While the pianist Alexander Stessin did a terrific job, I won’t pretend that I didn’t miss the orchestra.  When it comes to opera choruses, nothing can replace an orchestra to make the necessary aural and dramatic impact. With piano accompaniment, it comes across as sounding like a rehearsal, frankly. This being a stand-and-sing evening, it was weird to see the ladies, a few of them are, shall I say, of a certain age, dressed in formal concert attire, trying to sound coquettish in the Cigarette Girls’ Chorus from Carmen! Without the staging, something is missing.

There were a few surprises. In the Chorus of Gypsies from La Traviata, a couple of choristers contributed a duet, nicely sung. The only work in the program totally unfamiliar to me was something called Parodie auf eine Opernszene, “Insalata Italiana” by Austrian librettist/composer Richard Genée (1823-1895). Sung a capella, this funny piece allowed the chorus to ham it up for laughs, and the audience faithfully lapped it all up, never mind it’s a bit corny and cheesy.

Three encores were given. The first was the previously mentioned “Va, pensiero,” at one time the unofficial Italian national anthem, and practically an obligatory item for an opera chorus concert. Then something sounding vaguely Asian was given. It took me much intense listening to figure out they were singing in Mandarin!  Very nice of the Leipzig Chorus to take the trouble of learning a Chinese piece phonetically, despite the less than idiomatic Mandarin diction!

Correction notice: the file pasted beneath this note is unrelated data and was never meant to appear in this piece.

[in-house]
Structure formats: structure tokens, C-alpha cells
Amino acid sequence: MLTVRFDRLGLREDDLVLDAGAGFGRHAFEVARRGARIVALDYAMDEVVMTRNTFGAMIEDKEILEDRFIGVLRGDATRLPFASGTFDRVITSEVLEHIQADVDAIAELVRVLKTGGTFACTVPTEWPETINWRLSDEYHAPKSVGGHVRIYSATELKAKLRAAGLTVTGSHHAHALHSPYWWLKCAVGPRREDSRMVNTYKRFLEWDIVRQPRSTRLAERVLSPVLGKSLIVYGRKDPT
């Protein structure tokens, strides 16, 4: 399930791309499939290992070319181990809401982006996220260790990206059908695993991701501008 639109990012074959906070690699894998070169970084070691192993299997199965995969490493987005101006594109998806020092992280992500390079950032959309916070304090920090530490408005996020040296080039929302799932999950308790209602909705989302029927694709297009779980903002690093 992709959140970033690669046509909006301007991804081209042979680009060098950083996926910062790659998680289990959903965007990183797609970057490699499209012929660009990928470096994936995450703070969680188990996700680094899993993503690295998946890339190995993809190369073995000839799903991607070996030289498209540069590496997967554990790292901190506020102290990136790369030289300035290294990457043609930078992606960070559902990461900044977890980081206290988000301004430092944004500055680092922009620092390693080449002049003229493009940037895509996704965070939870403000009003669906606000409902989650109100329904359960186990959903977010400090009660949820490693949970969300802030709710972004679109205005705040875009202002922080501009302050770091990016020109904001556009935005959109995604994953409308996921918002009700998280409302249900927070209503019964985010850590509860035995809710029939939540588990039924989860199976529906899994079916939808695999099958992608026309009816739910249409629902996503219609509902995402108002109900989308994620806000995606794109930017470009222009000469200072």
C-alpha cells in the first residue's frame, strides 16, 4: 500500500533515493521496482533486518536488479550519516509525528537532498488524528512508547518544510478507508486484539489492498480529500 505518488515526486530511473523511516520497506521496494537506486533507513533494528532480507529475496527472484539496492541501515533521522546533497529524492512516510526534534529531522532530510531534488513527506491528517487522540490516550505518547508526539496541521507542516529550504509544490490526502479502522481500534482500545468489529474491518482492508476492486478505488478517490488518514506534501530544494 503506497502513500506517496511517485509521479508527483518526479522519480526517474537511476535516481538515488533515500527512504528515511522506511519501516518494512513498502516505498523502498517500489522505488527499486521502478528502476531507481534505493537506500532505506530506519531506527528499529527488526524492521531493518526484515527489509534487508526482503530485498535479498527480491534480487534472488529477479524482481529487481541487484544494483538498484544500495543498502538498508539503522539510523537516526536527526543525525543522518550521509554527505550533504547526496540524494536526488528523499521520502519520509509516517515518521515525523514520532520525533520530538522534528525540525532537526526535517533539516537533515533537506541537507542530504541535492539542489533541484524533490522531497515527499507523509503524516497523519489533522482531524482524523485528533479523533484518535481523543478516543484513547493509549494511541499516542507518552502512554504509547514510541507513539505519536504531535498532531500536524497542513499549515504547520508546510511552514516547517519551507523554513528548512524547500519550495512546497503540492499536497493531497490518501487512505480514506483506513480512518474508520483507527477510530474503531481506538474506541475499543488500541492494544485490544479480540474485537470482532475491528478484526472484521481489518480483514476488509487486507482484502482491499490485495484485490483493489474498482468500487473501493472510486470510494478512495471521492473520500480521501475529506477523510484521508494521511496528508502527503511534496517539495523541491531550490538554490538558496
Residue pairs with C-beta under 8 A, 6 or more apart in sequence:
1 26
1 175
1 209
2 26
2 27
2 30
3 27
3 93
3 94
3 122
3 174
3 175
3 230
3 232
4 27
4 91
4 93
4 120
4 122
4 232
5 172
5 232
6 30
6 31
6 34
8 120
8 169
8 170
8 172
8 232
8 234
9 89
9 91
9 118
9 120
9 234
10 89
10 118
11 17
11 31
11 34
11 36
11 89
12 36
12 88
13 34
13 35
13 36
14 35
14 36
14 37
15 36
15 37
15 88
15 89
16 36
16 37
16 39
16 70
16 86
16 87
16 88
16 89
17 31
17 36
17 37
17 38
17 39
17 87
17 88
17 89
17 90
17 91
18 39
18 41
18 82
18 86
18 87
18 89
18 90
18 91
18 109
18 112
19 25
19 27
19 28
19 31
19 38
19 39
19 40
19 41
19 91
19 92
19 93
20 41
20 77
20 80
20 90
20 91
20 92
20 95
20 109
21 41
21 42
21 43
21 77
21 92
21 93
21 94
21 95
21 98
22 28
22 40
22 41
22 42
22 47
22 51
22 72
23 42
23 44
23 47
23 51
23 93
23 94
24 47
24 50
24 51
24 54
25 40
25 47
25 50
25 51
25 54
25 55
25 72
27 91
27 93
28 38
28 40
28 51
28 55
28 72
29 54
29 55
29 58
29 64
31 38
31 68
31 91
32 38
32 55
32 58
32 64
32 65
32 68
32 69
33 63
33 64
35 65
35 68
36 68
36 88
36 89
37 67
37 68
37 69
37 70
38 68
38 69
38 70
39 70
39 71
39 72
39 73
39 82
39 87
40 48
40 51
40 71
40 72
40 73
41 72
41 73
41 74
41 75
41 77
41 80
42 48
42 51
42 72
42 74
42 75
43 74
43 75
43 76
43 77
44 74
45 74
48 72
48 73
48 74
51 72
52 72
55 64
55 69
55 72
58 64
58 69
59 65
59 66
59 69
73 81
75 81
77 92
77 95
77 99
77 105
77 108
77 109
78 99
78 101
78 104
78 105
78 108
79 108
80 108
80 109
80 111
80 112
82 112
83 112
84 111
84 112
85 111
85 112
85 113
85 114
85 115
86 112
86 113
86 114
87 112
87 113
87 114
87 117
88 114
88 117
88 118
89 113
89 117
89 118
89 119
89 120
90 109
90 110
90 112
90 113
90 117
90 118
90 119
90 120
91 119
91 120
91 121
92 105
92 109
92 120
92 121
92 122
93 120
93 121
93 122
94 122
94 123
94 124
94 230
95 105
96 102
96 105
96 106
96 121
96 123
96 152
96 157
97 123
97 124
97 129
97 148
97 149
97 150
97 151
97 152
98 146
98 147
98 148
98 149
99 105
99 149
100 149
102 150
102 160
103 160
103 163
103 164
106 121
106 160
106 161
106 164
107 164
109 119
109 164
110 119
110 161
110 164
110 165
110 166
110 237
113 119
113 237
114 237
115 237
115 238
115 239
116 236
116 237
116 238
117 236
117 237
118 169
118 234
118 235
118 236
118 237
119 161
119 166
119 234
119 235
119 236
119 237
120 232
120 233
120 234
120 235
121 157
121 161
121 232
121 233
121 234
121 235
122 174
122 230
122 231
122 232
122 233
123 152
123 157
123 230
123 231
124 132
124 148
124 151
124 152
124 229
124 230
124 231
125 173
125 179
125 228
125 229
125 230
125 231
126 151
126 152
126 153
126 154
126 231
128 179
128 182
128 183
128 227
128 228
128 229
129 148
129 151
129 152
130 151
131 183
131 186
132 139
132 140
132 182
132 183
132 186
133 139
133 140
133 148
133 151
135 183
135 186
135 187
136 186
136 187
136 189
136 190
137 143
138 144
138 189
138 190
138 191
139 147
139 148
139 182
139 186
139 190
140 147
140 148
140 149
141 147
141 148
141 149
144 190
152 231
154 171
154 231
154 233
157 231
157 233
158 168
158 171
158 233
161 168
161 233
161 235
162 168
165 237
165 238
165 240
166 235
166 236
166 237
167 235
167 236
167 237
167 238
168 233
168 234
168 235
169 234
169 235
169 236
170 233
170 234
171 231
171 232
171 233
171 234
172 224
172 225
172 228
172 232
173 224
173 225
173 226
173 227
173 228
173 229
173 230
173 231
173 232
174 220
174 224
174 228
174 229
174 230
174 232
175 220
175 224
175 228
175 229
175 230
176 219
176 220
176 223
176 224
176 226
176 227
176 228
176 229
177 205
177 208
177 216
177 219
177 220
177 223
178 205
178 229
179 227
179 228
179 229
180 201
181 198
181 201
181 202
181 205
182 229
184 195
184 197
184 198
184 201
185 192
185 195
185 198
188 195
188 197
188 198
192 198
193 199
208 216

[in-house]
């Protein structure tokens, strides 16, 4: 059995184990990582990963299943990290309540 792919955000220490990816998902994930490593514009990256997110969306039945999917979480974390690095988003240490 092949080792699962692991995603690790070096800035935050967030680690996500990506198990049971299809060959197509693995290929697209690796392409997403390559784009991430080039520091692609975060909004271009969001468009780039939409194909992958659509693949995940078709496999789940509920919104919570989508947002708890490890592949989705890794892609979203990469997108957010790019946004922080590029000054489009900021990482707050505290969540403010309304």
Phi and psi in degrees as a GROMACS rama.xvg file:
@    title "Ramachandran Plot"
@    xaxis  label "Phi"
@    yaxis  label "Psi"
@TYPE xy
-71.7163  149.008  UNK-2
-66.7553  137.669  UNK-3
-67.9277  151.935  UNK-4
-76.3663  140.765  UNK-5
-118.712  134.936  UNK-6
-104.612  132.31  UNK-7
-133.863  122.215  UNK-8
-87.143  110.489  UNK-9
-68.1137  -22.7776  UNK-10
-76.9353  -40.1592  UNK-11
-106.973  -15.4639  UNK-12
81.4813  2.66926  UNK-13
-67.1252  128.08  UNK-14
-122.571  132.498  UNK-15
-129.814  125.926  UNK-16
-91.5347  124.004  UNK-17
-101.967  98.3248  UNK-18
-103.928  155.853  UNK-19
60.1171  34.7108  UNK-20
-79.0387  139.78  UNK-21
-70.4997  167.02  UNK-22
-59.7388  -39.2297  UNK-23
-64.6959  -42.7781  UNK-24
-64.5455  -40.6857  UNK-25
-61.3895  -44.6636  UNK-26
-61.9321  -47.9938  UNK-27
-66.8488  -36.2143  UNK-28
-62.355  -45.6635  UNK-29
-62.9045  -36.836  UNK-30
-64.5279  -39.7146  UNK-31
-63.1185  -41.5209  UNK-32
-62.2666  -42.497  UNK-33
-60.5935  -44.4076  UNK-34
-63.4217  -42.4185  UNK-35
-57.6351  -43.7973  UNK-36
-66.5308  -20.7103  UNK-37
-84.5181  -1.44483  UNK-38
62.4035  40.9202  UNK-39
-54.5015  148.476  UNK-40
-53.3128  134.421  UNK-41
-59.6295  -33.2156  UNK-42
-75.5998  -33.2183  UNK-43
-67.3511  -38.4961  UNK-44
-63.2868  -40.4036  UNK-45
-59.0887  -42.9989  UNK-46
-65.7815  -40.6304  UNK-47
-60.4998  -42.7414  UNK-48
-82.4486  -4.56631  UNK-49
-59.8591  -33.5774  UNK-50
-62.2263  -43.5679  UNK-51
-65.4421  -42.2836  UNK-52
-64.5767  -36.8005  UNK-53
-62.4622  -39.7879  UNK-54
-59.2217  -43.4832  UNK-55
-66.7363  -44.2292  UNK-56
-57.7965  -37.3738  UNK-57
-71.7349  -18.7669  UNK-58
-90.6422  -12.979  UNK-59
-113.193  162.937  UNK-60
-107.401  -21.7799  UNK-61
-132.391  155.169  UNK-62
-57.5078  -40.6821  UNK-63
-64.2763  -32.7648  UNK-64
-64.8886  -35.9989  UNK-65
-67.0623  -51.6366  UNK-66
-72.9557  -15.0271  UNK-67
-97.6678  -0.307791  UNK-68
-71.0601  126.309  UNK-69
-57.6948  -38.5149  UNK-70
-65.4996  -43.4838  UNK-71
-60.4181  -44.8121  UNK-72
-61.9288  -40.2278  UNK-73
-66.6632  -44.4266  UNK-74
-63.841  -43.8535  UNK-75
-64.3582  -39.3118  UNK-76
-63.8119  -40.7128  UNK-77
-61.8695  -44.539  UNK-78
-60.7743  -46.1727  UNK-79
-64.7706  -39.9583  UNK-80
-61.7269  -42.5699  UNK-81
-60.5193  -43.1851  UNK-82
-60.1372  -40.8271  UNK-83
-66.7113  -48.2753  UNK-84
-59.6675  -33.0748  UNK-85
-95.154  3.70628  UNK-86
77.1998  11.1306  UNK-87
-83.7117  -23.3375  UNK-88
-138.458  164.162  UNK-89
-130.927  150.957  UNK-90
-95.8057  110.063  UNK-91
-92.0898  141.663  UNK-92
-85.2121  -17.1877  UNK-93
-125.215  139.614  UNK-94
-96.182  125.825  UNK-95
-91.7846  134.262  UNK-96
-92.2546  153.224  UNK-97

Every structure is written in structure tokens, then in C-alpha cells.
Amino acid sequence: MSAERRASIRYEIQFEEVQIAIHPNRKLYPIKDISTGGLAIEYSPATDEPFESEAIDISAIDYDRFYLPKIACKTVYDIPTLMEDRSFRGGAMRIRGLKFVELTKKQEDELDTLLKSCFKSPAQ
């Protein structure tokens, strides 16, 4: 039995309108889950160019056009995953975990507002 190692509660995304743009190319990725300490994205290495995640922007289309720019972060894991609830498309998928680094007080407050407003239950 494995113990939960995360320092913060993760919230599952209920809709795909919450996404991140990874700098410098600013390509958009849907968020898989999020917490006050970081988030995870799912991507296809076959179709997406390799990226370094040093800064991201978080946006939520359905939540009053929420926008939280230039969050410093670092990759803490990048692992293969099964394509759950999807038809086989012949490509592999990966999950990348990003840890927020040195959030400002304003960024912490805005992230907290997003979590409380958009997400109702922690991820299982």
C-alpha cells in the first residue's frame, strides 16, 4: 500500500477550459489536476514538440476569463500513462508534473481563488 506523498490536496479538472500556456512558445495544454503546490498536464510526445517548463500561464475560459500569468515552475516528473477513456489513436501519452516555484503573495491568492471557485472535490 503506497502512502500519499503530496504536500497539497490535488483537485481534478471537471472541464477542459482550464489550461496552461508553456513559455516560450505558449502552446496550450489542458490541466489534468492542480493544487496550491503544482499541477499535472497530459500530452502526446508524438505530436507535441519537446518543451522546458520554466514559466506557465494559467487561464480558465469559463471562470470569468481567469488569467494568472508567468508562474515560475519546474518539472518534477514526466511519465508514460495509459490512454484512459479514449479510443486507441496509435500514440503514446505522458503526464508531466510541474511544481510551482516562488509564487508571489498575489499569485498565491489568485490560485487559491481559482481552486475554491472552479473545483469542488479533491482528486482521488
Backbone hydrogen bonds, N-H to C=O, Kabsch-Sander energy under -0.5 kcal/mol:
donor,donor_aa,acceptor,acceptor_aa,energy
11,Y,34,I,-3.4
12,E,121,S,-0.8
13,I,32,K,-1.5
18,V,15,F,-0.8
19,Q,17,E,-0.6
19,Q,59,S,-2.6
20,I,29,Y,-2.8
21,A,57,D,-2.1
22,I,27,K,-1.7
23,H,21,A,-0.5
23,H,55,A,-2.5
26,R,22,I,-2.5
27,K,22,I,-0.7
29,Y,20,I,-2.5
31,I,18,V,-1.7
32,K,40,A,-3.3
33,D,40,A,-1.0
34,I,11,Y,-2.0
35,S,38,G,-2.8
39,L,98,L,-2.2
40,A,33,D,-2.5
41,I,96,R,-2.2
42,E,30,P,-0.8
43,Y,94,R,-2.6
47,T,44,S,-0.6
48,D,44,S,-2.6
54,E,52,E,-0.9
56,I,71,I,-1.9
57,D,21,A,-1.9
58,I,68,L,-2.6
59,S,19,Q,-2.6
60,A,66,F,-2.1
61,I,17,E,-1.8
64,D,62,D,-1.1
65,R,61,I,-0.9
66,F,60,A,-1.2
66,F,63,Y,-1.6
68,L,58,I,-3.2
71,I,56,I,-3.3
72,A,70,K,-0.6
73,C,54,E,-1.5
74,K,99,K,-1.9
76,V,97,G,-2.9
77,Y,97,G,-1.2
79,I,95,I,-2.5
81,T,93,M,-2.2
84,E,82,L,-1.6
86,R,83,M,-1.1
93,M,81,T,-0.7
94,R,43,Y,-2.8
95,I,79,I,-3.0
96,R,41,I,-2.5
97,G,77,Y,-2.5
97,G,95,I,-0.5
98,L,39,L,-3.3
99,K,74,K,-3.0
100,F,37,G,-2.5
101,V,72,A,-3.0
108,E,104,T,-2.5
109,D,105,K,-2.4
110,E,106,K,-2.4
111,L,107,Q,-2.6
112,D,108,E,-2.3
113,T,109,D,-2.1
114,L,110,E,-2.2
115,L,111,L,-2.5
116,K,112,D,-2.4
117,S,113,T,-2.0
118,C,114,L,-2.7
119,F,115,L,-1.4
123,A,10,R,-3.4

The third encore was the finale from Die Fledermaus. Here the chorus really let its collective hair down. Three ladies came forward to sing Rosalinda, Adele, and Orlofsky. My concert companions were less than thrilled with the solo singing, but I won’t repeat the adjectives used. Yes, they are choristers, not soloists. But they sang musically, even if they got slightly carried away, in their chance to be front and centre. And they were having fun — the finale was even encored. Not the last word in mellifluous vocal production, but it was from the heart. That’s good enough for me.

LUDWIG VAN TORONTO

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Joseph So

Joseph So

Joseph So is Professor Emeritus at Trent University and Associate Editor of Opera Canada.He is also a long-time contributor to La Scena Musicale and Opera (London, UK). His interest in music journalism focuses on voice, opera as well as symphonic and piano repertoires. He appears regularly as a panel member of the Big COC Podcast.He has co-edited a book, Opera in a Multicultural World: Coloniality, Culture, Performance, published by Routledge (Taylor & Francis Group).
Joseph So
Joseph So

Joseph So

Joseph So is Professor Emeritus at Trent University and Associate Editor of Opera Canada.He is also a long-time contributor to La Scena Musicale and Opera (London, UK). His interest in music journalism focuses on voice, opera as well as symphonic and piano repertoires. He appears regularly as a panel member of the Big COC Podcast.He has co-edited a book, Opera in a Multicultural World: Coloniality, Culture, Performance, published by Routledge (Taylor & Francis Group).
Joseph So